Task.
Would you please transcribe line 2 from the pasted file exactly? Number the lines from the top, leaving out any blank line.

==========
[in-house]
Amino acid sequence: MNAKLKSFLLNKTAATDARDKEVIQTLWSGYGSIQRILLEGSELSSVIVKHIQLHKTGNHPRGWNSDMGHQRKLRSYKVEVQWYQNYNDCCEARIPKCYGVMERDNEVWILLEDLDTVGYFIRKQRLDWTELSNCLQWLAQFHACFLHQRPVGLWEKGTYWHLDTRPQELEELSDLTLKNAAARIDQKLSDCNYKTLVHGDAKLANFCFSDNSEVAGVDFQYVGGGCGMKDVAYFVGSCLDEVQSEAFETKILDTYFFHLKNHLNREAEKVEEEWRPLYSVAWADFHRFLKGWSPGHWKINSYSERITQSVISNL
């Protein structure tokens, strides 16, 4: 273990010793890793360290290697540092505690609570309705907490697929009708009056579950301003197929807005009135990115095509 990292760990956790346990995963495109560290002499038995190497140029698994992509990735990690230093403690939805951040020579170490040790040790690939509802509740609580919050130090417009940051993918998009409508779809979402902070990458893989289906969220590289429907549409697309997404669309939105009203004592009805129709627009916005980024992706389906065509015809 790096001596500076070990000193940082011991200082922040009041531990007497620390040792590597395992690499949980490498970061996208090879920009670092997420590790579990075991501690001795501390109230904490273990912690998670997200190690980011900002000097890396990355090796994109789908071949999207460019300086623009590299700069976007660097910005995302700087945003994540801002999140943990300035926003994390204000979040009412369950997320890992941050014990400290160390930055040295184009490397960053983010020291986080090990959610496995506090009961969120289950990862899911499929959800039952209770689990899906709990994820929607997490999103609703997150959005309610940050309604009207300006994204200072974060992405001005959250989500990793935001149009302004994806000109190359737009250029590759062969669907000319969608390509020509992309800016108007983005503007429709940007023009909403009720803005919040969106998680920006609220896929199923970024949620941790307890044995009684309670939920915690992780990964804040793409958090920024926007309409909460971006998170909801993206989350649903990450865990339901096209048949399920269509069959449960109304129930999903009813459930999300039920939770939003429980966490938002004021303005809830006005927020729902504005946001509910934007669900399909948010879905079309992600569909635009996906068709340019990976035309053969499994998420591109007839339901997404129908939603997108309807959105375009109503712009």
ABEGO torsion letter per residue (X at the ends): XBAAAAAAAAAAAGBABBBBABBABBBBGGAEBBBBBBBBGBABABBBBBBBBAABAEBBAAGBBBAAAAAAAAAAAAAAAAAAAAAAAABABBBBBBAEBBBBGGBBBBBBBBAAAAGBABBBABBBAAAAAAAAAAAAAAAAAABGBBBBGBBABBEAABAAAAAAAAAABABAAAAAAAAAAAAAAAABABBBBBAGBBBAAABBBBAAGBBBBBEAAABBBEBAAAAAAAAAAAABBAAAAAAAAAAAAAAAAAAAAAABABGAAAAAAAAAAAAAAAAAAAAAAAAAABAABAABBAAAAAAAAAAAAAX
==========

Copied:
Amino acid sequence: MNAKLKSFLLNKTAATDARDKEVIQTLWSGYGSIQRILLEGSELSSVIVKHIQLHKTGNHPRGWNSDMGHQRKLRSYKVEVQWYQNYNDCCEARIPKCYGVMERDNEVWILLEDLDTVGYFIRKQRLDWTELSNCLQWLAQFHACFLHQRPVGLWEKGTYWHLDTRPQELEELSDLTLKNAAARIDQKLSDCNYKTLVHGDAKLANFCFSDNSEVAGVDFQYVGGGCGMKDVAYFVGSCLDEVQSEAFETKILDTYFFHLKNHLNREAEKVEEEWRPLYSVAWADFHRFLKGWSPGHWKINSYSERITQSVISNL